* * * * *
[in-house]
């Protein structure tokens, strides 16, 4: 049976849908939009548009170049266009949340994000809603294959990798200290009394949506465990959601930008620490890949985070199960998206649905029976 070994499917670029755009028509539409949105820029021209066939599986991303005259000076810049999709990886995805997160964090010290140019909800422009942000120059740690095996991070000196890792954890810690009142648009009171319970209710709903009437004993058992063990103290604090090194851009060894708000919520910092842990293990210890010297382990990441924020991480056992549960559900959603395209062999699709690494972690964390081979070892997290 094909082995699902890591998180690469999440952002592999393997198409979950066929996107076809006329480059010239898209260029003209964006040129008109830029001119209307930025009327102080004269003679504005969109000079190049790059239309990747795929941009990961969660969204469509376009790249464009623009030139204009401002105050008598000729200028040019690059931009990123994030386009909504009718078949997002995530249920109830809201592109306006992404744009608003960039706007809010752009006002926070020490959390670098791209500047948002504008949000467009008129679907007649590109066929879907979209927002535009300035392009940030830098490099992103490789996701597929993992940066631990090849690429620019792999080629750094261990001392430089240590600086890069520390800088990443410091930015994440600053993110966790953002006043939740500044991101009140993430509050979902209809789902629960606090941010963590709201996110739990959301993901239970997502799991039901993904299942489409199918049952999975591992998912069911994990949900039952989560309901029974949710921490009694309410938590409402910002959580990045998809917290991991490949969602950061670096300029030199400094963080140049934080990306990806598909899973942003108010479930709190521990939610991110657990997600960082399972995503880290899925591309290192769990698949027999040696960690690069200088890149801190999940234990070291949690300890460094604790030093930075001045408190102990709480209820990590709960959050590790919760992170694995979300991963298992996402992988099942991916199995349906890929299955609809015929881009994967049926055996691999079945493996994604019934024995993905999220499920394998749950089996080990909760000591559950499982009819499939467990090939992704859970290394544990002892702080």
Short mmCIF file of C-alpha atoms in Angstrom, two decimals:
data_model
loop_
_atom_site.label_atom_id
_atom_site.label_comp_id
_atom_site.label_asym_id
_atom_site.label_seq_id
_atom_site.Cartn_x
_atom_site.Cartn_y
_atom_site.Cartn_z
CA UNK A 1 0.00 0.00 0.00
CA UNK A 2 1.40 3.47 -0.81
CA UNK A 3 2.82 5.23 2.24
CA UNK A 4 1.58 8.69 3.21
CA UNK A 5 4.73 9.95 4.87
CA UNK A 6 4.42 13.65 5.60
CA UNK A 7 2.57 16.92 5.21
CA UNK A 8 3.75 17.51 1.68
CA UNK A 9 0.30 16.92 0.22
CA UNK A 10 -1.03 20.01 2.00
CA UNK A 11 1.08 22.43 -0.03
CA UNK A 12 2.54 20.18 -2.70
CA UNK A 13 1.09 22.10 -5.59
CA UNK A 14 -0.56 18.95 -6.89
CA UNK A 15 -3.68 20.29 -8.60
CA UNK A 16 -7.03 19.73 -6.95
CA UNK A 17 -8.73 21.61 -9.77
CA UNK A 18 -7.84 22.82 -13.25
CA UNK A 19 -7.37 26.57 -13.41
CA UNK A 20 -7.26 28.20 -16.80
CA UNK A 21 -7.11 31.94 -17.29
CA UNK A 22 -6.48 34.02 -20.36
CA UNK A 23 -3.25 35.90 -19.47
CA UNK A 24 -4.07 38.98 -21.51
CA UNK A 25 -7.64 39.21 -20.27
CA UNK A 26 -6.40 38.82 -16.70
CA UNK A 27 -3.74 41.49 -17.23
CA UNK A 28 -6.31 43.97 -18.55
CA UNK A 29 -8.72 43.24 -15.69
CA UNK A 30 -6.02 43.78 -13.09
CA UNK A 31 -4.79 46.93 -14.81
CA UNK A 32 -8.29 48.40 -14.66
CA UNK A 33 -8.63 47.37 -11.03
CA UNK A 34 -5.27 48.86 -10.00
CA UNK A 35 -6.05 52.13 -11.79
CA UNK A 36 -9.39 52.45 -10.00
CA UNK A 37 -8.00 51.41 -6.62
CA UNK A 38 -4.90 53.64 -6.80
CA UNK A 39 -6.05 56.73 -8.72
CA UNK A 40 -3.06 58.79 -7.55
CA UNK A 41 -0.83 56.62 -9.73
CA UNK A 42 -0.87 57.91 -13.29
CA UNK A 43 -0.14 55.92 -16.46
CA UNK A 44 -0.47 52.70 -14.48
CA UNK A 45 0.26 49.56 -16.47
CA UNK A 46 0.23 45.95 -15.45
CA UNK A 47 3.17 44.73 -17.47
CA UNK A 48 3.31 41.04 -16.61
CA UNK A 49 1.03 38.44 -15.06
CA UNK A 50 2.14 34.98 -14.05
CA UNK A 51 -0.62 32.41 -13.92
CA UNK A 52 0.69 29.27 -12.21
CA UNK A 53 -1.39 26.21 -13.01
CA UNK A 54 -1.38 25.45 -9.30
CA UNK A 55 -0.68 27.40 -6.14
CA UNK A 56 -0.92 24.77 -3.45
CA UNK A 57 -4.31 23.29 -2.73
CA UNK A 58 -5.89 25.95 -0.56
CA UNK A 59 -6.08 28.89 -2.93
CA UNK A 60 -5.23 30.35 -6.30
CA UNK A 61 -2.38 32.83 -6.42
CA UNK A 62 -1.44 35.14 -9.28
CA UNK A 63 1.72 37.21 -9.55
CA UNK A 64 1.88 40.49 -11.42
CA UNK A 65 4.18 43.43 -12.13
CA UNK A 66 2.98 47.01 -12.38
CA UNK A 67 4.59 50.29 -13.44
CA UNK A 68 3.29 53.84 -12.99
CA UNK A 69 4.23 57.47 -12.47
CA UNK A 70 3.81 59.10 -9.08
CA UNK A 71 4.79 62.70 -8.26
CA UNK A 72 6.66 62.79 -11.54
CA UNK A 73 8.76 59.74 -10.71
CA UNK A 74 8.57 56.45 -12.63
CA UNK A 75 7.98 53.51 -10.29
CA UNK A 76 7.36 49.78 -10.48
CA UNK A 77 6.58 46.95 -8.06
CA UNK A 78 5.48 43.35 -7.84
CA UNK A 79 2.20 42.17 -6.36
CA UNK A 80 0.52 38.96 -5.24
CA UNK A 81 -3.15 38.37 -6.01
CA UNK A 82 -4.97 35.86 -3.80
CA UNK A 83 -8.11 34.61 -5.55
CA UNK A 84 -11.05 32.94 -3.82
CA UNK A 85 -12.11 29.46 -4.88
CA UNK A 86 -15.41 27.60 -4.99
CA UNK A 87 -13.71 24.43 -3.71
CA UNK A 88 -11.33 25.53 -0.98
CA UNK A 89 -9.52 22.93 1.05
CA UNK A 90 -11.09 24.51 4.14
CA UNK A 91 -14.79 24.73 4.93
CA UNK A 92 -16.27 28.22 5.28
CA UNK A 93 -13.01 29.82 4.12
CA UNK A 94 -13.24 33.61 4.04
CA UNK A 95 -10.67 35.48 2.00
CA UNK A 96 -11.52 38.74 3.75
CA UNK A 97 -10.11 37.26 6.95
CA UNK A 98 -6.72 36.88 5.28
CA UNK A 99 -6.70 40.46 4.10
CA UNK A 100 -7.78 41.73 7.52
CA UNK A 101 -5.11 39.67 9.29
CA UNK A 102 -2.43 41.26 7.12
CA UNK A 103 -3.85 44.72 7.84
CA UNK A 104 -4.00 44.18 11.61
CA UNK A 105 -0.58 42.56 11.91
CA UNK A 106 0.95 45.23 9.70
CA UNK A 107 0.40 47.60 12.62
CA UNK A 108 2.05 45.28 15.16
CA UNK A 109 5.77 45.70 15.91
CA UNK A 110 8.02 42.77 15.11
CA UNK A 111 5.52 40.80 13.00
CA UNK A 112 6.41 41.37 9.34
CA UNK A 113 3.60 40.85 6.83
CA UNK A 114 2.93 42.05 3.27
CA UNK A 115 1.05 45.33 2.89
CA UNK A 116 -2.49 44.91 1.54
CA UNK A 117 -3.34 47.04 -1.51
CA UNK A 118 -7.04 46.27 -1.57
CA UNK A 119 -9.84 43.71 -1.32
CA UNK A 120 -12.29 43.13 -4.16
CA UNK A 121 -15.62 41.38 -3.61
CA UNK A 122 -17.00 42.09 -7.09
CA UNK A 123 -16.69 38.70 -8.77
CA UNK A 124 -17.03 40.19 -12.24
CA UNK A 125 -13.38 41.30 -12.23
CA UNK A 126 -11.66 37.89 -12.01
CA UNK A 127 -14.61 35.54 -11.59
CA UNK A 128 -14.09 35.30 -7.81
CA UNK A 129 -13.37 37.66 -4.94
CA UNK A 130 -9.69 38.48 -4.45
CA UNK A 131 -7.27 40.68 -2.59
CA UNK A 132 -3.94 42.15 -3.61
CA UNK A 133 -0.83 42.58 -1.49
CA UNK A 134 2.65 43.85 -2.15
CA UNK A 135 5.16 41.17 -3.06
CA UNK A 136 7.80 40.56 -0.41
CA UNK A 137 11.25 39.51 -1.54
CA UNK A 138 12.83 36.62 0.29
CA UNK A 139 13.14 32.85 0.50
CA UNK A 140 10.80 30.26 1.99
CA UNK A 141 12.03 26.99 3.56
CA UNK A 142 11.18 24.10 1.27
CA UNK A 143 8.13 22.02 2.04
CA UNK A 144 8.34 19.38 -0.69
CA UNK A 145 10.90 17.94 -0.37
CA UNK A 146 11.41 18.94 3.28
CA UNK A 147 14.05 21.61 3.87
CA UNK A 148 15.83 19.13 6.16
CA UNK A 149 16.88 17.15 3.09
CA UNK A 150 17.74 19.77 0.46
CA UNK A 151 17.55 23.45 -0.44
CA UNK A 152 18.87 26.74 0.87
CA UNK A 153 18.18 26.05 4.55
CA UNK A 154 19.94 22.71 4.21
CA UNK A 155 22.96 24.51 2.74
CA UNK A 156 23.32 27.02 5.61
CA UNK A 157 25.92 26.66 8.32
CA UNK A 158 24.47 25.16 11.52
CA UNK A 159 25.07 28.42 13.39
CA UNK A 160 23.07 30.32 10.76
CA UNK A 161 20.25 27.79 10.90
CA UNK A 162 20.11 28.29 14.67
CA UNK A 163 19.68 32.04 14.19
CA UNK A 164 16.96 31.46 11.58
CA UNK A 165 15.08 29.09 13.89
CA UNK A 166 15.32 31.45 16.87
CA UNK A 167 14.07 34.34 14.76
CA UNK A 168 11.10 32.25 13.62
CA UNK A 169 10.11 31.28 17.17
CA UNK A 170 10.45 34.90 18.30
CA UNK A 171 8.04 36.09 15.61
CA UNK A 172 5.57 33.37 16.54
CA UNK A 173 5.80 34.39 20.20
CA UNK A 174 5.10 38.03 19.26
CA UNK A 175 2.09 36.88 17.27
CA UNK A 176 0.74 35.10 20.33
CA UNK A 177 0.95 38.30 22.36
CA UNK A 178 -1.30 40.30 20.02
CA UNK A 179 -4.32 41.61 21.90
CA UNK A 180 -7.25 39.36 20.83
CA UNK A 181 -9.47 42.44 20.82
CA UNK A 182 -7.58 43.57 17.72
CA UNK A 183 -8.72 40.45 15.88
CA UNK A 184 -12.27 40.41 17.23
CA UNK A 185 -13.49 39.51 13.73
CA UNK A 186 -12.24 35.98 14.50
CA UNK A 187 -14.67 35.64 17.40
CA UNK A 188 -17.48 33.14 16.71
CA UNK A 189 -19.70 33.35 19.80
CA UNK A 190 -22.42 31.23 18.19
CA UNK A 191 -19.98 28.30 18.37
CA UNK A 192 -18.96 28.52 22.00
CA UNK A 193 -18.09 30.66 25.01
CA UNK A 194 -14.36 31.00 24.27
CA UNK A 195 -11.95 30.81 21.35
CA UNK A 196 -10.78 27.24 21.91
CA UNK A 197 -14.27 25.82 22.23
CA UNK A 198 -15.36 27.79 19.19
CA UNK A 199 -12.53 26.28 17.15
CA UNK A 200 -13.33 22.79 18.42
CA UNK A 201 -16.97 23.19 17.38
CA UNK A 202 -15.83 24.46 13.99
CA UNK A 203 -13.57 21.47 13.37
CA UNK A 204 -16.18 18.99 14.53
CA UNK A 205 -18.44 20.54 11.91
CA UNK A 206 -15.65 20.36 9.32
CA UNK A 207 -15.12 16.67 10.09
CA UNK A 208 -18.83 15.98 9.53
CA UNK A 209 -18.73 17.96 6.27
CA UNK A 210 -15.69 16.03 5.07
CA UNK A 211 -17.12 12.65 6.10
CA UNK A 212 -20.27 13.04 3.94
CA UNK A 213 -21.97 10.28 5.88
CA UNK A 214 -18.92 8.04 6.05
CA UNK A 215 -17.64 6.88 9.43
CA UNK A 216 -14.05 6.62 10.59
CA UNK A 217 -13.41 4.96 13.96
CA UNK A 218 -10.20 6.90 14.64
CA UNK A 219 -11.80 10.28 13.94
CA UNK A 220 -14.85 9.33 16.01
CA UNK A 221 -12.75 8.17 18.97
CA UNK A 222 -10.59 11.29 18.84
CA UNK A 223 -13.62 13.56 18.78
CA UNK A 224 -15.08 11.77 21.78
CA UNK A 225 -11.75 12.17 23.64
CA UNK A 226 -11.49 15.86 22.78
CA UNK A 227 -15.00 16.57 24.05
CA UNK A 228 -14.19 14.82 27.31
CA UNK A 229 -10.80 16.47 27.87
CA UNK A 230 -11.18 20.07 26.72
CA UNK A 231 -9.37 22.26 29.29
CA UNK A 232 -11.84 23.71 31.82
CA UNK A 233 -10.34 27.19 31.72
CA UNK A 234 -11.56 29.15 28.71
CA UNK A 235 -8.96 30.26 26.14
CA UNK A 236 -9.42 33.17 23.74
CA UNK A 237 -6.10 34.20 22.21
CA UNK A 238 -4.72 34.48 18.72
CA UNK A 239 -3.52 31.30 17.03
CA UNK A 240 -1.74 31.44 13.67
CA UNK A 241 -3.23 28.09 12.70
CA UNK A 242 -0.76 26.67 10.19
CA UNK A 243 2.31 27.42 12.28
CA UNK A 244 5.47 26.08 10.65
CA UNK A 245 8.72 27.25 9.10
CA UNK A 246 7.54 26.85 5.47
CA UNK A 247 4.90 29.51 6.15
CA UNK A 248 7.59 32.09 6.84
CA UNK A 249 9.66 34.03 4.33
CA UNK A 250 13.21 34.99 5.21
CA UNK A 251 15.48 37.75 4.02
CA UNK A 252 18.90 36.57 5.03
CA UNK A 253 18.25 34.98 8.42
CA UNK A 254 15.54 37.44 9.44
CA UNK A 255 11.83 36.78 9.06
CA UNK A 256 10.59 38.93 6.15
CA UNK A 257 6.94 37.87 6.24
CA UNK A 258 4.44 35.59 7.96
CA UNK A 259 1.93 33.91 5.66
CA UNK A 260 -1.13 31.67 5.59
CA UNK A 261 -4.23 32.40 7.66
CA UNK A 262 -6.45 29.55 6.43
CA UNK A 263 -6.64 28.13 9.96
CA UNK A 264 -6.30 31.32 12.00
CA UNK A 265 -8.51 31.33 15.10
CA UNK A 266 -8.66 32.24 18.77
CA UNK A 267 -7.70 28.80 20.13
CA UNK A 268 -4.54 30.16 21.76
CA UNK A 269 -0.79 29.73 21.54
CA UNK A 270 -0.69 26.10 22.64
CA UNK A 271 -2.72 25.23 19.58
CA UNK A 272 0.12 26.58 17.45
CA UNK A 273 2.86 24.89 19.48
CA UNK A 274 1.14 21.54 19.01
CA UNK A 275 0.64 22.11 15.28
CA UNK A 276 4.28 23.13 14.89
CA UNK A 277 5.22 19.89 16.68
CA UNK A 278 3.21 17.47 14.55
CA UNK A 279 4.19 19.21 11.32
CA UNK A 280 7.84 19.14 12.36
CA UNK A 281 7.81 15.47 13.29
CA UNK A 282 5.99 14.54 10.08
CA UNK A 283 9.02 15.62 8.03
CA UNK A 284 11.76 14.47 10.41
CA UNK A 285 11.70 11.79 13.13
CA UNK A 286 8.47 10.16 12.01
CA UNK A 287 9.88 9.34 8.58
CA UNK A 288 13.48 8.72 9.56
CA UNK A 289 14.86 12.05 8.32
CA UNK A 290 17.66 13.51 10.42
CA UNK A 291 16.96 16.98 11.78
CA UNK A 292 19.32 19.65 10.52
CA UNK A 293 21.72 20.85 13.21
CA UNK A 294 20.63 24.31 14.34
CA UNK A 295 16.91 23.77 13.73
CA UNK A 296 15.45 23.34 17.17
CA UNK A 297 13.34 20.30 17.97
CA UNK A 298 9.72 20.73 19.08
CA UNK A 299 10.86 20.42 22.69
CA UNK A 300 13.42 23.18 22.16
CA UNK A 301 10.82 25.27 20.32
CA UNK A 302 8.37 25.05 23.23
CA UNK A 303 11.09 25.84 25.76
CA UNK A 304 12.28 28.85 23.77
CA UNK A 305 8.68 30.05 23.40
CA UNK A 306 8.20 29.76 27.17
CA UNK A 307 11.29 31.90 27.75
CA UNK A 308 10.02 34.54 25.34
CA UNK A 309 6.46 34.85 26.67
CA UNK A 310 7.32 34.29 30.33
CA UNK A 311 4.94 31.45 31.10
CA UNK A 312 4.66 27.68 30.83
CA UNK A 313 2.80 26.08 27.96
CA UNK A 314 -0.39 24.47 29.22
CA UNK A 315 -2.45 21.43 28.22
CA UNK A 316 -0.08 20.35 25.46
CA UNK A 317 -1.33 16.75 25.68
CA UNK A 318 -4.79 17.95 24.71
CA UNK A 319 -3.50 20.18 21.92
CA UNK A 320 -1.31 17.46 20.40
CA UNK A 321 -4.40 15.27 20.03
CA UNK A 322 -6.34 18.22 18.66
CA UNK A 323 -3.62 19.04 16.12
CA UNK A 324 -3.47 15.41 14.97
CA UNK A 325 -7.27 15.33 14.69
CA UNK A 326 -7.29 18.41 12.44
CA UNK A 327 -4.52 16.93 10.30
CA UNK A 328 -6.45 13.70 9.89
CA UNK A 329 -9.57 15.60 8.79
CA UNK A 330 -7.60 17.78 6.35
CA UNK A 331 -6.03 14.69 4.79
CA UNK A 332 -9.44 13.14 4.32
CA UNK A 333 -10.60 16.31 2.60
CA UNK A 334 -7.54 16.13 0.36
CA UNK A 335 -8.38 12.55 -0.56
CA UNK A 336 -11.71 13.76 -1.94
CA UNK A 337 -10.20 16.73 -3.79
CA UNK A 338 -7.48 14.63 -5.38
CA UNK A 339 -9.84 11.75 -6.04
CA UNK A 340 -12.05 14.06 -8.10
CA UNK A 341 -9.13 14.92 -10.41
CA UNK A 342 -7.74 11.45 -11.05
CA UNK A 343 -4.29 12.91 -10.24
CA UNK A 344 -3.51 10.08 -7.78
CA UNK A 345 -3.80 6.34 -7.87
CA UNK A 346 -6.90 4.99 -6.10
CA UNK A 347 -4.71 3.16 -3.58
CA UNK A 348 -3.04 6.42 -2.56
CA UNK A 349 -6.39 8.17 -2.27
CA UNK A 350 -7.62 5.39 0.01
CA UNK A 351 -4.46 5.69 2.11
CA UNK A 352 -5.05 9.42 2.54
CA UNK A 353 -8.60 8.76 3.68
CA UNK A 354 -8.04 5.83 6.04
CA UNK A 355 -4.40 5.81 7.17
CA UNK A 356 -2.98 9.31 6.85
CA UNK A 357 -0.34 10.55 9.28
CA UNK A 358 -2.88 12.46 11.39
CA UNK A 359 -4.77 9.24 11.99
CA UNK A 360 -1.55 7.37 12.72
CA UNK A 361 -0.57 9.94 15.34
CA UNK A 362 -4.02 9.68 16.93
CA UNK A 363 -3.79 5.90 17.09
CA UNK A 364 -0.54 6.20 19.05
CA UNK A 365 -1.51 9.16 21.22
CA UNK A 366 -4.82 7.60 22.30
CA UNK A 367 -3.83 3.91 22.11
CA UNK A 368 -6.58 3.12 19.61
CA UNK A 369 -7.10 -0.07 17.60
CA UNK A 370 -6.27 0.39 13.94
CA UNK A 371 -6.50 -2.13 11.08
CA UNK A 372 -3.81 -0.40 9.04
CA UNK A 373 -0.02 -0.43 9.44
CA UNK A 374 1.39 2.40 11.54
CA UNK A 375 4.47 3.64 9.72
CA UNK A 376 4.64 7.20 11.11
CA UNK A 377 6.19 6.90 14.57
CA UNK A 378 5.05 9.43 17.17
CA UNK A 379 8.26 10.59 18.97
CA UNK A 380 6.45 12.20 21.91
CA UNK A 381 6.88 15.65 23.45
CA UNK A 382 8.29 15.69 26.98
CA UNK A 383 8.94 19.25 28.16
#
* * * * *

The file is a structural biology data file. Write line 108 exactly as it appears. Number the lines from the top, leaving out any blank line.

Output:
CA UNK A 96 -11.52 38.74 3.75